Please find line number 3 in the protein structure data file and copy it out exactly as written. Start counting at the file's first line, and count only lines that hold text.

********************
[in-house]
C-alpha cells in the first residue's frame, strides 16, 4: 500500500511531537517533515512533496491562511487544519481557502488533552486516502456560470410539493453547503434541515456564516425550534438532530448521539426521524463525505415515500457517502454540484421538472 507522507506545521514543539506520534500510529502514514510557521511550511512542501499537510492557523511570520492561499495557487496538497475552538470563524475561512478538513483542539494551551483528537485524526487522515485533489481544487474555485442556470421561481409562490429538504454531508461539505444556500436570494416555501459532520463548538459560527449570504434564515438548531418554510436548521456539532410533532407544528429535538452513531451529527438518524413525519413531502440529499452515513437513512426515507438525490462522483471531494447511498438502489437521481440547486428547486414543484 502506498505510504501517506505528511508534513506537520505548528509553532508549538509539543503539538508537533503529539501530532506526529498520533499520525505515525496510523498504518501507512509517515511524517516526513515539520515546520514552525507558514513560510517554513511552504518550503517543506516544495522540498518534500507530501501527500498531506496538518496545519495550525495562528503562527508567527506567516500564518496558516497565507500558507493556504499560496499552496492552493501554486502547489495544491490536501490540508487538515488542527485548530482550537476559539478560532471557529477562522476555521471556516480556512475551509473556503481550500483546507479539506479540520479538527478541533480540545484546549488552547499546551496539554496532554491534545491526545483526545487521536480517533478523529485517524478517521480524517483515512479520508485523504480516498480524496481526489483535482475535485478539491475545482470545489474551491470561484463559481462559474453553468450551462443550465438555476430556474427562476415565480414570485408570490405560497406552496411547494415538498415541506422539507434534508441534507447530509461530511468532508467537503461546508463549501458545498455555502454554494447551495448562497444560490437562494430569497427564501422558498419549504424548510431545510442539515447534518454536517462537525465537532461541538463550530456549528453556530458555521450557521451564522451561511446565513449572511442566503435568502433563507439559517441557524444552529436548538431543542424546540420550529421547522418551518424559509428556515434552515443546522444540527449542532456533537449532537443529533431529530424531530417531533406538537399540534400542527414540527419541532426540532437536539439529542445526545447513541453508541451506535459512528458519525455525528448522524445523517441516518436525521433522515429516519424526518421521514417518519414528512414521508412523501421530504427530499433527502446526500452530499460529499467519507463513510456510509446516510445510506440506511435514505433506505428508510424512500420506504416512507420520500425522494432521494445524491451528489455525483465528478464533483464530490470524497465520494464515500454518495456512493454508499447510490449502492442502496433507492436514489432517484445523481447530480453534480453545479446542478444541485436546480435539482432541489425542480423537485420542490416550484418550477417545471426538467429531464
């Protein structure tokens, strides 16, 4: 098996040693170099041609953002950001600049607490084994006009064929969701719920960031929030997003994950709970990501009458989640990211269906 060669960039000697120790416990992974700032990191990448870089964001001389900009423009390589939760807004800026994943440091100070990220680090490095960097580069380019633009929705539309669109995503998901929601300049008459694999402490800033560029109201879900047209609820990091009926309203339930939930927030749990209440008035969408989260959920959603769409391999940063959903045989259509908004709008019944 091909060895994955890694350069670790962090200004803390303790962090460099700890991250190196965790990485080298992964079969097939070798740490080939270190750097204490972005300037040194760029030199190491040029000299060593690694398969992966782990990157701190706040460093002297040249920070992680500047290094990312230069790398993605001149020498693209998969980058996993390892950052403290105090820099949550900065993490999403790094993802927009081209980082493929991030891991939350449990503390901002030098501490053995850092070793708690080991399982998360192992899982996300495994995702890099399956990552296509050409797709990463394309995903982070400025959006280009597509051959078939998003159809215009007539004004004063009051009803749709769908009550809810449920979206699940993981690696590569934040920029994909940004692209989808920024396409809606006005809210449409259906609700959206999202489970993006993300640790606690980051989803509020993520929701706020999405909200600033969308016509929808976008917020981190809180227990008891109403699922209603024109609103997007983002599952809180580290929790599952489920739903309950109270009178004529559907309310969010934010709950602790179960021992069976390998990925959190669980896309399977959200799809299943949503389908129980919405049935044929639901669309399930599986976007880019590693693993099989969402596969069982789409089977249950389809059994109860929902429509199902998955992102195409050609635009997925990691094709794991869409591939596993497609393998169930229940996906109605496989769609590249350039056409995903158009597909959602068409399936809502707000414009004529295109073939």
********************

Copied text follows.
């Protein structure tokens, strides 16, 4: 098996040693170099041609953002950001600049607490084994006009064929969701719920960031929030997003994950709970990501009458989640990211269906 060669960039000697120790416990992974700032990191990448870089964001001389900009423009390589939760807004800026994943440091100070990220680090490095960097580069380019633009929705539309669109995503998901929601300049008459694999402490800033560029109201879900047209609820990091009926309203339930939930927030749990209440008035969408989260959920959603769409391999940063959903045989259509908004709008019944 091909060895994955890694350069670790962090200004803390303790962090460099700890991250190196965790990485080298992964079969097939070798740490080939270190750097204490972005300037040194760029030199190491040029000299060593690694398969992966782990990157701190706040460093002297040249920070992680500047290094990312230069790398993605001149020498693209998969980058996993390892950052403290105090820099949550900065993490999403790094993802927009081209980082493929991030891991939350449990503390901002030098501490053995850092070793708690080991399982998360192992899982996300495994995702890099399956990552296509050409797709990463394309995903982070400025959006280009597509051959078939998003159809215009007539004004004063009051009803749709769908009550809810449920979206699940993981690696590569934040920029994909940004692209989808920024396409809606006005809210449409259906609700959206999202489970993006993300640790606690980051989803509020993520929701706020999405909200600033969308016509929808976008917020981190809180227990008891109403699922209603024109609103997007983002599952809180580290929790599952489920739903309950109270009178004529559907309310969010934010709950602790179960021992069976390998990925959190669980896309399977959200799809299943949503389908129980919405049935044929639901669309399930599986976007880019590693693993099989969402596969069982789409089977249950389809059994109860929902429509199902998955992102195409050609635009997925990691094709794991869409591939596993497609393998169930229940996906109605496989769609590249350039056409995903158009597909959602068409399936809502707000414009004529295109073939």